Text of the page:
Monday, April 11, 2011


By Kay Ryan

Much of life
is Dutch
in which
legions of
big robust
people crouch
badly cracked
dike systems
by the thumbs
their wide
balloon-pantsed rumps
up-ended to the
northern sun
while, back
in town, little
tulip magnates
stride around.

Ryan, K. (2000). Say Uncle. New York, NY: Grove Press.
Photo Credit: Peter DaSilva

Bad Day

By Kay Ryan

Not every day
is a good day
for the elfin tailor.
Some days
the stolen cloth
reveals what it
was made for:
a handsome weskit
or the jerkin
of an elfin sailor.
Other days
the tailor
sees a jacket
in his mind
and sets about
to find the fabric.
But some days
neither the idea
nor the material
presents itself;
and these are
the hard days
for the tailor elf.

Ryan, K. (2000). Say Uncle. New York, NY: Grove/Atlantic, Inc.
Photo Credit: Alan Dep

Wednesday, April 6, 2011


By Don Paterson

In the same way that the mindless diamond keeps
one spark of the planet's early fires
trapped forever in its net of ice,
it's not love's later heat that poetry holds,
but the atom of the love that drew it forth
from the silence: so if the bright coal of his love
begins to smoulder, the poet hears his voice
suddenly forced, like a bar-room singer's -- boastful
with his own huge feeling, or drowned by violins;
but if it yields a steadier light, he knows
the pure verse, when it finally comes, will sound
like a mountain spring, anonymous and serene.
Beneath the blue oblivious sky, the water
sings of nothing, not your name, not mine.

Paterson, D. (2001). The White Lie; New and Selected Poetry. St. Paul, MN: Graywolf Press.

Ain't I a Woman?

By Sojourner Truth

Delivered 1851 at the Women's Convention in Akron, Ohio

Well, children, where there is so much racket there must be something out of kilter. I think that 'twixt the negroes of the South and the women at the North, all talking about rights, the white men will be in a fix pretty soon. But what's all this here talking about?
That man over there says that women need to be helped into carriages, and lifted over ditches, and to have the best place everywhere. Nobody ever helps me into carriages, or over mud-puddles, or gives me any best place! And ain't I a woman? Look at me! Look at my arm! I have ploughed and planted, and gathered into barns, and no man could head me! And ain't I a woman? I could work as much and eat as much as a man - when I could get it - and bear the lash as well! And ain't I a woman? I have borne thirteen children, and seen most all sold off to slavery, and when I cried out with my mother's grief, none but Jesus heard me! And ain't I a woman?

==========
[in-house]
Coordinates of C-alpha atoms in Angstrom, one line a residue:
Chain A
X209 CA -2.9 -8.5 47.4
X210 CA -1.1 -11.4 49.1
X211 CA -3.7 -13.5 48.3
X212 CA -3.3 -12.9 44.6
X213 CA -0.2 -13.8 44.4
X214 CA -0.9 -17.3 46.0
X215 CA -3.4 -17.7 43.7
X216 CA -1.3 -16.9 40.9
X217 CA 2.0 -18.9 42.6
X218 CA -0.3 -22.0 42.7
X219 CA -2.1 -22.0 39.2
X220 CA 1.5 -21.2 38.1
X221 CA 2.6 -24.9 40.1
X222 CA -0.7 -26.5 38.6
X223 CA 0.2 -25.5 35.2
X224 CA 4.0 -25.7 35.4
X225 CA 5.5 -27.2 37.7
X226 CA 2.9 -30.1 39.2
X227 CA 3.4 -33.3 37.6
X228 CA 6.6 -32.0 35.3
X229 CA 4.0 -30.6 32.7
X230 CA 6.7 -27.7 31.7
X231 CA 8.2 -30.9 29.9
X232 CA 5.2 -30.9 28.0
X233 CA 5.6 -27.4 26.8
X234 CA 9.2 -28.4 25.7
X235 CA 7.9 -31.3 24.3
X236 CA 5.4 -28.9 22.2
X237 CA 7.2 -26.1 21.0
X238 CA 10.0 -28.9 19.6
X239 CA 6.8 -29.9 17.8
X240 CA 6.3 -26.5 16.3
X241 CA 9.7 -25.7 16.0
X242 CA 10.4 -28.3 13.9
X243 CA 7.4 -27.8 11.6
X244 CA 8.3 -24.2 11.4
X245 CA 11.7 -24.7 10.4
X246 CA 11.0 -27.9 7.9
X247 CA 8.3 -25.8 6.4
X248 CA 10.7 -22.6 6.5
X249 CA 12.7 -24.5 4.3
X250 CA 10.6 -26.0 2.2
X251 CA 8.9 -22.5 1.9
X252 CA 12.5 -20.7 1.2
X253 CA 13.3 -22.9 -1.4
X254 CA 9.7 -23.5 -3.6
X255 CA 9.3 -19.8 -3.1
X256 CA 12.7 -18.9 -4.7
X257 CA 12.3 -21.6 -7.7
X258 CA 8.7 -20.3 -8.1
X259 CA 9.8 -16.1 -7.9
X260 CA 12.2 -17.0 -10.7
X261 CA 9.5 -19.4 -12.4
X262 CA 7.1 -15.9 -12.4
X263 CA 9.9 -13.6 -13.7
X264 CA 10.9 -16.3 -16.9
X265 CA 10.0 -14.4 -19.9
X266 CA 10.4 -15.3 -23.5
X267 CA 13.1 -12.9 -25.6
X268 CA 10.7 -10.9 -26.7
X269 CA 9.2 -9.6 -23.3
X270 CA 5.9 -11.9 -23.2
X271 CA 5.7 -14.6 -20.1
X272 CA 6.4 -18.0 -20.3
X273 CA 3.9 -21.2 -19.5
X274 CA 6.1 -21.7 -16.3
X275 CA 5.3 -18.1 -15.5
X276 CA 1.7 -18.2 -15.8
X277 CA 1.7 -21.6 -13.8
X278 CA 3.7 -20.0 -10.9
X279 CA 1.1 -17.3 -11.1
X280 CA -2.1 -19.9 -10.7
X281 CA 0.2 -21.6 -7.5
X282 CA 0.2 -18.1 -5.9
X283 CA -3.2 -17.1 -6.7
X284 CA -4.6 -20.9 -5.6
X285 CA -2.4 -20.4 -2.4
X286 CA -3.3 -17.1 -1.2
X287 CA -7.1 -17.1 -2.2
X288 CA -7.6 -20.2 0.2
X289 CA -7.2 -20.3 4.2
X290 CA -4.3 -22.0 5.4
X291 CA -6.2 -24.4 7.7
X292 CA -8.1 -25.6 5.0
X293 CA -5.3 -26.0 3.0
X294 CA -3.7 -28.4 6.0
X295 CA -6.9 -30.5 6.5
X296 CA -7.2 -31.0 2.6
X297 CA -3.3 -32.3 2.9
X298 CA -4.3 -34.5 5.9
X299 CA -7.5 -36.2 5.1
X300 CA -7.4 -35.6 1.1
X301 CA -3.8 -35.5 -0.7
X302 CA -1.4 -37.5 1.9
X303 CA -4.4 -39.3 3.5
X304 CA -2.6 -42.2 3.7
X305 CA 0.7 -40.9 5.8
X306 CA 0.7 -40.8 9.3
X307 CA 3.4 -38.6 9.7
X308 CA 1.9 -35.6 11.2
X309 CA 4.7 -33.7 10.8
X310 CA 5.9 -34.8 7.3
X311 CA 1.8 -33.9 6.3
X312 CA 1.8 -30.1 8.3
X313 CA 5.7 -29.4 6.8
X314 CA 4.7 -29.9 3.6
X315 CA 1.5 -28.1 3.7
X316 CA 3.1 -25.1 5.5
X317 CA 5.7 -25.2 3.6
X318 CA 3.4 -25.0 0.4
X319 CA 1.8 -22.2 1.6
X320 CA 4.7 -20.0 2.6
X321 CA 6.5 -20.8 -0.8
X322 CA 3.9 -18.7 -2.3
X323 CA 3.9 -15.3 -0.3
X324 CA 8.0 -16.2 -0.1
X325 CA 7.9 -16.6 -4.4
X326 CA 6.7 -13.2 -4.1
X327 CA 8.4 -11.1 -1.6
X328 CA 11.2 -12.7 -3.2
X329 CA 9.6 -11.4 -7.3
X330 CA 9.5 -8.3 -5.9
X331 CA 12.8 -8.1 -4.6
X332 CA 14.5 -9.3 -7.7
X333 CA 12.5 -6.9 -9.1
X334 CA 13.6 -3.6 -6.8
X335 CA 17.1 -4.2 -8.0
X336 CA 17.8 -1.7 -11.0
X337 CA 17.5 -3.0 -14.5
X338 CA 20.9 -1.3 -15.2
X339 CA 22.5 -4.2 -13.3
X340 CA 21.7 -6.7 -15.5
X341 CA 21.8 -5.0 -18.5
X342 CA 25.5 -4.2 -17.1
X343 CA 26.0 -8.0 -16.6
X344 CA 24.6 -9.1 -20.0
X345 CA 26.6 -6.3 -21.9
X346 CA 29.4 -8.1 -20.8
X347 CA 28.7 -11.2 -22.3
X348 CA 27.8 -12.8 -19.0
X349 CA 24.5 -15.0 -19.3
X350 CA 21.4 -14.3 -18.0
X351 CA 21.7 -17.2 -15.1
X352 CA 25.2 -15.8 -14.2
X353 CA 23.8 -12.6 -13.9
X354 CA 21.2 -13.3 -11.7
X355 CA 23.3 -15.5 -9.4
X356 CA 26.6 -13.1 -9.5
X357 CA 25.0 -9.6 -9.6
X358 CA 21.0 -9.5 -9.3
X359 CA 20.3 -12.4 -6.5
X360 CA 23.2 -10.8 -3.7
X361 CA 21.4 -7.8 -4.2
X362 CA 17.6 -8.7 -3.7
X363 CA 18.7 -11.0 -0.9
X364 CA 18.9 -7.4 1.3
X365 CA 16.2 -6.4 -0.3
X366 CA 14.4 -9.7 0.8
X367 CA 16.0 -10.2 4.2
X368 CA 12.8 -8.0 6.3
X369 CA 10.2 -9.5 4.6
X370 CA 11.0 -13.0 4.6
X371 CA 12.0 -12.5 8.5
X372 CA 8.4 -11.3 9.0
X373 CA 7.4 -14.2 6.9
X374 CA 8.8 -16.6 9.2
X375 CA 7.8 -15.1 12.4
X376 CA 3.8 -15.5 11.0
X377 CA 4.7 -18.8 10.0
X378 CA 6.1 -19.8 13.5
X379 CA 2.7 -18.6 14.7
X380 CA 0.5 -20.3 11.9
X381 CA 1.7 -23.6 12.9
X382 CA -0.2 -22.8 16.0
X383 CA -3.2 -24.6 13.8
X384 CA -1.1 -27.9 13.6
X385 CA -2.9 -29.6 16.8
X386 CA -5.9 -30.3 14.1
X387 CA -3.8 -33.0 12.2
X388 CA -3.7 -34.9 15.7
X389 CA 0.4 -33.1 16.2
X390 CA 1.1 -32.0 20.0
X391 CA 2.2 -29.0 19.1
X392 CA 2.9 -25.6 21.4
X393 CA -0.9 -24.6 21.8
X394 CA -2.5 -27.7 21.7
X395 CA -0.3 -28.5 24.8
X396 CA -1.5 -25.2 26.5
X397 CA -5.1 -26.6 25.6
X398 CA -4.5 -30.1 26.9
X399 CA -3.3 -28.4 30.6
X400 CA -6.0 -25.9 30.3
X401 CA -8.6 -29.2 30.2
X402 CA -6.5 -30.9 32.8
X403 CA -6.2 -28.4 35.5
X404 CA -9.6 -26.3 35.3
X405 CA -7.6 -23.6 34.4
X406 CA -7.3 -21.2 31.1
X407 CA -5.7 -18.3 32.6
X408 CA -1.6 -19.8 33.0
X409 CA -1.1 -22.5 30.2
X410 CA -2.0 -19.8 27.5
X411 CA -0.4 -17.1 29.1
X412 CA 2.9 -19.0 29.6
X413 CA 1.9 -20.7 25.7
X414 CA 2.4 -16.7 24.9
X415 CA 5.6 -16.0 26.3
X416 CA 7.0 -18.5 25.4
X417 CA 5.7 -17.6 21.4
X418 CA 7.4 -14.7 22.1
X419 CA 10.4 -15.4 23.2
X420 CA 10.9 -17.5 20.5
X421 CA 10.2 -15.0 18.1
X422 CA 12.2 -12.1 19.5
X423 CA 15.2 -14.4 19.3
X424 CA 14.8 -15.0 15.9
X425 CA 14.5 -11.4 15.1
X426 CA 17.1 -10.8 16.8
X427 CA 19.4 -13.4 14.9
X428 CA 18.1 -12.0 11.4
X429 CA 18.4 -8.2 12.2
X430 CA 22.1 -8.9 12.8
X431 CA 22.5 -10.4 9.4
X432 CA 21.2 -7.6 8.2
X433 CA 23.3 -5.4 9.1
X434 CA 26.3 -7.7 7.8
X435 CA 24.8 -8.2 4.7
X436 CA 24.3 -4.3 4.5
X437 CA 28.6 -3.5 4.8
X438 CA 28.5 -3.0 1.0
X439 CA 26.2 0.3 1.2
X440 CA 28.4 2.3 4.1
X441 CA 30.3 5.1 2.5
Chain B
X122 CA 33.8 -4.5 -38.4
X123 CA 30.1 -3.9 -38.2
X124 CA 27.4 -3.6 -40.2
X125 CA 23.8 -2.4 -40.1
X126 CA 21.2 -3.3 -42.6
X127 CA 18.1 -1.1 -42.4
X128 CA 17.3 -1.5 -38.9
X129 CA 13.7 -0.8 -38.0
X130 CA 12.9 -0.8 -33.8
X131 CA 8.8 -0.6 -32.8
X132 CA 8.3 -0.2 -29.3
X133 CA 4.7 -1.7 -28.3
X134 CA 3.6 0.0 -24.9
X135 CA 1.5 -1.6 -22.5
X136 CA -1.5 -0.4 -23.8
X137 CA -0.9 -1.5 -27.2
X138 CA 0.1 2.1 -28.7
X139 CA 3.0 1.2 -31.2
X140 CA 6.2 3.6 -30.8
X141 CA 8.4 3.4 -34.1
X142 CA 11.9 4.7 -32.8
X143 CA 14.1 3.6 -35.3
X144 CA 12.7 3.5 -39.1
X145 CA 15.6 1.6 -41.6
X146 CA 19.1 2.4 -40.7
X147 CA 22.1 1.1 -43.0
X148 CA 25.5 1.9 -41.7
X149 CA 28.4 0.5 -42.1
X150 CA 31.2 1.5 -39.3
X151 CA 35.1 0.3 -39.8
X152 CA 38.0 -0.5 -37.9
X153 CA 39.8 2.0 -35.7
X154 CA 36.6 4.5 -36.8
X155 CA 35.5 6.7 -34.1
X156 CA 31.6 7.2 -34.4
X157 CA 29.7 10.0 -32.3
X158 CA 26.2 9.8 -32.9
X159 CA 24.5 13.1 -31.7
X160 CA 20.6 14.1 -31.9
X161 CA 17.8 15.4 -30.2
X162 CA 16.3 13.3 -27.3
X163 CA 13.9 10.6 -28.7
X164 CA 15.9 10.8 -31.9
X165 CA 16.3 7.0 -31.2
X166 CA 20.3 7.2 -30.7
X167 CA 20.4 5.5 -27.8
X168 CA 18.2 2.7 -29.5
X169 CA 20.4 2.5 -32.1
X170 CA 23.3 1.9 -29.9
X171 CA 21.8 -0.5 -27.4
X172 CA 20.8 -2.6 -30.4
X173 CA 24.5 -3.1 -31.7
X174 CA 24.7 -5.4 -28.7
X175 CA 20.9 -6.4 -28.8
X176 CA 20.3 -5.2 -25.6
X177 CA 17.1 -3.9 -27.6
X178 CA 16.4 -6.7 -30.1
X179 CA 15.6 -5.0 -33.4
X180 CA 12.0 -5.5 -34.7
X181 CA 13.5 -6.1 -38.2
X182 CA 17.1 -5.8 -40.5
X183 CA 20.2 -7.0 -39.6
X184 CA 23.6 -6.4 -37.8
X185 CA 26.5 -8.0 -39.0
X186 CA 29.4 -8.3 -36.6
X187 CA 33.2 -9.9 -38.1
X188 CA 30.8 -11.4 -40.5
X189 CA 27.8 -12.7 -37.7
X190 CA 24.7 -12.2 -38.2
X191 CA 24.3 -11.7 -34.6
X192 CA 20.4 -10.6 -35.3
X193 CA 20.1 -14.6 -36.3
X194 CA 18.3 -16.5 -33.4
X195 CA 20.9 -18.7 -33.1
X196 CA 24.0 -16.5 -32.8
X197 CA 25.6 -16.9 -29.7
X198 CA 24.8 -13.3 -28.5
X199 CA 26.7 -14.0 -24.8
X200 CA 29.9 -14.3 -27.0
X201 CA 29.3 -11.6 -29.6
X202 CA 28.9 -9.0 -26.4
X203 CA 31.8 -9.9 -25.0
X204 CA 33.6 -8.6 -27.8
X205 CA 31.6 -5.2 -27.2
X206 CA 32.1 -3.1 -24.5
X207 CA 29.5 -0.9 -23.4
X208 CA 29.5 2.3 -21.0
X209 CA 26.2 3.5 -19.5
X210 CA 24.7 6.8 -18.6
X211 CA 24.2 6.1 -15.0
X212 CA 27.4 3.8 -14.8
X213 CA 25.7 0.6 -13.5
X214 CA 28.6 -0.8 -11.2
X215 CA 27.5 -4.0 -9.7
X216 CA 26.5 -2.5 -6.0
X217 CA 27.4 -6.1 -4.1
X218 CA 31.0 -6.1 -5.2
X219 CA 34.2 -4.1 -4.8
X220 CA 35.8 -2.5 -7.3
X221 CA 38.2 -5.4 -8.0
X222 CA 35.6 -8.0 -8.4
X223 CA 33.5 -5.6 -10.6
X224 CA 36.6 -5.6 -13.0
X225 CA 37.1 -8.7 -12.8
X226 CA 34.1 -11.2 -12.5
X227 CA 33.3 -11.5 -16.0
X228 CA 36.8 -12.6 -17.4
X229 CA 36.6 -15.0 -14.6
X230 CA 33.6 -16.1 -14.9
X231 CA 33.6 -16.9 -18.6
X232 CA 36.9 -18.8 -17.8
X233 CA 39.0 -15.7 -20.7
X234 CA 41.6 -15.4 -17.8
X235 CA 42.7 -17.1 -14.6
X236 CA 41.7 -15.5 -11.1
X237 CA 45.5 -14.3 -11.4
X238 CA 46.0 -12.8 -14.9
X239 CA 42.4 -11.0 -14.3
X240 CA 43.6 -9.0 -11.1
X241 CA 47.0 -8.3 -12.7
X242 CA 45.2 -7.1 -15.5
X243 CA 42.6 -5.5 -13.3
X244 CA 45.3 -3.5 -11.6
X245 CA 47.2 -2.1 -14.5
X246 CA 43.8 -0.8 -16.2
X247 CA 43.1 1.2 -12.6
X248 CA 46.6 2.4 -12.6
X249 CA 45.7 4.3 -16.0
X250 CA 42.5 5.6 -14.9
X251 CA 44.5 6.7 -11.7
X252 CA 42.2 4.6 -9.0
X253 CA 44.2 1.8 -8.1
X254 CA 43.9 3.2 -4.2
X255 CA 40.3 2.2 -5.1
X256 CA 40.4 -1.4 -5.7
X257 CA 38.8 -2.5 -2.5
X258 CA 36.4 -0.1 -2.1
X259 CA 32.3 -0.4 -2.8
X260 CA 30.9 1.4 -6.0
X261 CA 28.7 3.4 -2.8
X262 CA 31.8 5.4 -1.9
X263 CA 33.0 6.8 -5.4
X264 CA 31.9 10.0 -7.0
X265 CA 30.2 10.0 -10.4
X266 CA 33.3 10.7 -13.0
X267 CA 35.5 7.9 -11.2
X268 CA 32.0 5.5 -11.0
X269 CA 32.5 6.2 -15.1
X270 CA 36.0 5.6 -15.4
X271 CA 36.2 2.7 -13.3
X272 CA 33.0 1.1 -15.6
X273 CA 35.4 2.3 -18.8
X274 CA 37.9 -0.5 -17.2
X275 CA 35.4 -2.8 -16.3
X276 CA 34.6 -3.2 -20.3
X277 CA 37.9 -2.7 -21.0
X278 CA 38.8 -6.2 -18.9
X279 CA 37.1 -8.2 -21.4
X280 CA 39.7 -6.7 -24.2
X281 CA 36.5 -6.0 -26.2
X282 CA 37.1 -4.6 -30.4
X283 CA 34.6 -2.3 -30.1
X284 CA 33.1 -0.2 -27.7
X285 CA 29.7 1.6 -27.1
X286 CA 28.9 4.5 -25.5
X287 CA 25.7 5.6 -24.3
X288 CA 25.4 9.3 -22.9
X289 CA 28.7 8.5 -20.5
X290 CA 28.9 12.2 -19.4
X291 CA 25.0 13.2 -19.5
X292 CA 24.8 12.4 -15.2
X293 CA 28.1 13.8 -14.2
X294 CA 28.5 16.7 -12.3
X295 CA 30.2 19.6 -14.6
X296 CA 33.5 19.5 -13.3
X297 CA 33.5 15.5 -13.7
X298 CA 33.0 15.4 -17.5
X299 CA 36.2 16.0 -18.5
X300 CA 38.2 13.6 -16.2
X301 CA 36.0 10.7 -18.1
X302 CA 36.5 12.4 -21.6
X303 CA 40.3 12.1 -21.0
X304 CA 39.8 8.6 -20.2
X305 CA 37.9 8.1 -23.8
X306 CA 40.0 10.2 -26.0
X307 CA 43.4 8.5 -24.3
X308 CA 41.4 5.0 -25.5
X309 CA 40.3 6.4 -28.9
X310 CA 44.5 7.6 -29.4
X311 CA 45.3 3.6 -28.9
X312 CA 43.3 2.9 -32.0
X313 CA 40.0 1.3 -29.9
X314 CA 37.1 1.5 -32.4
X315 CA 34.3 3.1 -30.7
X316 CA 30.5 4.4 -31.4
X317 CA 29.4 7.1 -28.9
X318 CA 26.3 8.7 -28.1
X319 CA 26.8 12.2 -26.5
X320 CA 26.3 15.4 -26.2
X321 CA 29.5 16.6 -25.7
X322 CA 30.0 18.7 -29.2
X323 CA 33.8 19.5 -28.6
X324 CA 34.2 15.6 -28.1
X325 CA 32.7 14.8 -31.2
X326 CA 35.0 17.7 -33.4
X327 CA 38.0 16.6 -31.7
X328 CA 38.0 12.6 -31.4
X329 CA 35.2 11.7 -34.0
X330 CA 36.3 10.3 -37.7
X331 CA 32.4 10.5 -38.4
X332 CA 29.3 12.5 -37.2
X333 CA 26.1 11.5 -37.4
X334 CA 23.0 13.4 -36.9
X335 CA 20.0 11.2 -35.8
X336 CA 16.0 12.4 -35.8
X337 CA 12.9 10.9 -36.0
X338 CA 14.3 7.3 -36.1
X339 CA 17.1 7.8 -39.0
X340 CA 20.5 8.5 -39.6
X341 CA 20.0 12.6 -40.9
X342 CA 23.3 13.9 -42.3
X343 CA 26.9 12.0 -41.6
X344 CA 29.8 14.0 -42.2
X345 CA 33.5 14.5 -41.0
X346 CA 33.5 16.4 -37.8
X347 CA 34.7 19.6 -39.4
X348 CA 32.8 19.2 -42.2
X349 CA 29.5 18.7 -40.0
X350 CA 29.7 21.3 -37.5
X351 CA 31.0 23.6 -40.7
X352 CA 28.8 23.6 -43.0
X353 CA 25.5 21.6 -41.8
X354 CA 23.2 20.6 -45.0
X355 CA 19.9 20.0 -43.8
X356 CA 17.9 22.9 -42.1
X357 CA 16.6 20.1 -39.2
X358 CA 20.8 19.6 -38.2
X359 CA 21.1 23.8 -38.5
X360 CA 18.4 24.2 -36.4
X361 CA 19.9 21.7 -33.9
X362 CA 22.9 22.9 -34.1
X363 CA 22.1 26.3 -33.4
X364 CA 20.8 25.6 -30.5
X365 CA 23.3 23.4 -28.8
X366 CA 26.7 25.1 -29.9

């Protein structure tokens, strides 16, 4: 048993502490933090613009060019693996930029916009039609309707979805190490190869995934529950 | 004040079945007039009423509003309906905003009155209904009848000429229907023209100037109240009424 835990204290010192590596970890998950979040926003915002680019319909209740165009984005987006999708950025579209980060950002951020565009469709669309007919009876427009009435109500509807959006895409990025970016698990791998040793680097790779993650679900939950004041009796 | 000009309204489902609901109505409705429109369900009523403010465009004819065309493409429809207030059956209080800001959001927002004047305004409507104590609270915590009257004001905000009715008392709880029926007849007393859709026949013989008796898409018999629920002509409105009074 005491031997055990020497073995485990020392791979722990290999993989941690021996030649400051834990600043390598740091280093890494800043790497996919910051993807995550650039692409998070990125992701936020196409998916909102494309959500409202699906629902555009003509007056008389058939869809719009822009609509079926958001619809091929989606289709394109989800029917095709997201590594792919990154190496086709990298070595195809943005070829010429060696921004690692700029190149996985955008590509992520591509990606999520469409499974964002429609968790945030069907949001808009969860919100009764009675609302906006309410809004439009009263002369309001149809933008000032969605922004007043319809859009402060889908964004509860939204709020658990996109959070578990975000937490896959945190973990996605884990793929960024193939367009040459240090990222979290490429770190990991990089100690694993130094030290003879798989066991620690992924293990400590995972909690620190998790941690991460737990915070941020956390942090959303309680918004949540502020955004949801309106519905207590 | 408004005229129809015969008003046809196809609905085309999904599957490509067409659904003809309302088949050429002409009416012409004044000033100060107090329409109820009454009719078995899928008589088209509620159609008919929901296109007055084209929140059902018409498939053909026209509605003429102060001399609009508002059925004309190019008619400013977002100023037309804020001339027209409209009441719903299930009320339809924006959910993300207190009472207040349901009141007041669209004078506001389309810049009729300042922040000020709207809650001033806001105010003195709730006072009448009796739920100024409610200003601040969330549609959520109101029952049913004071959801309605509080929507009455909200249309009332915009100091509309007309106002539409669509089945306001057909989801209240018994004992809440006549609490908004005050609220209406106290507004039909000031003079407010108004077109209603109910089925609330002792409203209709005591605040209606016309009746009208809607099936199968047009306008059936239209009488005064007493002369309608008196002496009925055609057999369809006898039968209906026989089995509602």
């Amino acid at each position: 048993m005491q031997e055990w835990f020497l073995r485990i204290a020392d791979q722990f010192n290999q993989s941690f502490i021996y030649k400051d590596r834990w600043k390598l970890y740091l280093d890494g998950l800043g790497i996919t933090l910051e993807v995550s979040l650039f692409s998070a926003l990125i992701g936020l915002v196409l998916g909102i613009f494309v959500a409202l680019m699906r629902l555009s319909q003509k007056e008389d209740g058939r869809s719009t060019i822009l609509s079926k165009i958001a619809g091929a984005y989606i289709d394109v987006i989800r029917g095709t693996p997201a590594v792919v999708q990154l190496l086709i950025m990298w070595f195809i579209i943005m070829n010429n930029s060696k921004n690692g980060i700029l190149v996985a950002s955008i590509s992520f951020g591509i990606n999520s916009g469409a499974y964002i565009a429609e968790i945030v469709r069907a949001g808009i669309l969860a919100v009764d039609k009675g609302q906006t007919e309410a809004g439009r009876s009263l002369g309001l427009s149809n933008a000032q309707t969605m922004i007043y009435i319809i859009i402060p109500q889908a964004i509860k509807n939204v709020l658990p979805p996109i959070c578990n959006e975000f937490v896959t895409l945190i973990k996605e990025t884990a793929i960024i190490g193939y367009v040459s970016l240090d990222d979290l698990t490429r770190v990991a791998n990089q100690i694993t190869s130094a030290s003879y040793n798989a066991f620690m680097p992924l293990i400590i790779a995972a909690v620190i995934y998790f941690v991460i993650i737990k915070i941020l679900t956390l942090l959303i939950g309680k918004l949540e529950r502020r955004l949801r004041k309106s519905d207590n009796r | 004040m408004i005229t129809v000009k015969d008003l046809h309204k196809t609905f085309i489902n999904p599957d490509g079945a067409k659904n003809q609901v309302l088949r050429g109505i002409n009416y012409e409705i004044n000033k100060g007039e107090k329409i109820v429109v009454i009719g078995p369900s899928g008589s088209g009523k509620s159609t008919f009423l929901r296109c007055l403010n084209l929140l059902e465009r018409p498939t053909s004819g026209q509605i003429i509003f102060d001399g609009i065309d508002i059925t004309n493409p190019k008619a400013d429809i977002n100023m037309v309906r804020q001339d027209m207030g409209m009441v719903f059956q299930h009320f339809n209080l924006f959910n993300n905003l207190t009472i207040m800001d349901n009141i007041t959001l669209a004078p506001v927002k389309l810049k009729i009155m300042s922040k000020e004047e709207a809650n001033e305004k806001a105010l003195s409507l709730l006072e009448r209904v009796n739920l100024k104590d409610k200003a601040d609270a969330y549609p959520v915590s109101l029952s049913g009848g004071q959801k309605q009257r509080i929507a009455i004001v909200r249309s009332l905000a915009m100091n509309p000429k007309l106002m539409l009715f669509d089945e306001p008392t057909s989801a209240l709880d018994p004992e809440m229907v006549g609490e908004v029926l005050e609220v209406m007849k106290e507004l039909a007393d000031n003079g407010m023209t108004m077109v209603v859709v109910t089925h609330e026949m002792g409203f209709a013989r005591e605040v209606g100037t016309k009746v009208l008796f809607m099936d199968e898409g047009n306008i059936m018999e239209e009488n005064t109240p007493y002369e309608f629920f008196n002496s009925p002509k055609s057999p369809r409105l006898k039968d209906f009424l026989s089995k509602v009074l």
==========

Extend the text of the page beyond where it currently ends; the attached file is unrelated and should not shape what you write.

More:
Then they talk about this thing in the head; what's this they call it? [member of audience whispers, "intellect"] That's it, honey. What's that got to do with women's rights or negroes' rights? If my cup won't hold but a pint, and yours holds a quart, wouldn't you be mean not to let me have my little half measure full?
Then that little man in black there, he says women can't have as much rights as men, 'cause Christ wasn't a woman! Where did your Christ come from? Where did your Christ come from? From God and a woman! Man had nothing to do with Him.
If the first woman God ever made was strong enough to turn the world upside down all alone, these women together ought to be able to turn it back , and get it right side up again! And now they is asking to do it, the men better let them.
Obliged to you for hearing me, and now old Sojourner ain't got nothing more to say.

Photo Credit: Borrowed from


By Elizabeth Austen

            "a brief and strange species"
                        —W.S. Merwin

The day begins in disarray
you ought you should you must you
must you must you must

the bees will not be stilled
what stitches mind
to body who
cues the unraveling
if it's true
we're infused
with something not found
in doorknob bird or bee
why am I confused
about all the important things
crows trampoline the power lines
from house to house they don't care
who runs the world
I gape at the sky
color of sunflower color of blood
the world is not
as I have believed it to be
I find no vantage point no long
view across even the surface
peristalsis propels the worm
into darkness electricity
animates the lamp
the leaf drinks
at the top of the tree
I understand none
of the beautiful things
the sparrow bathes in dirt
I don't know why
the birds do not ask themselves
or each other how are we
to live they do not
ask us to love them.

Austen, E. (2009). Skin Prayers. Seattle, WA: Crab Creek Review. 

Photo Credit: M.C. Escher, Dewdrop in a leaf, 1948.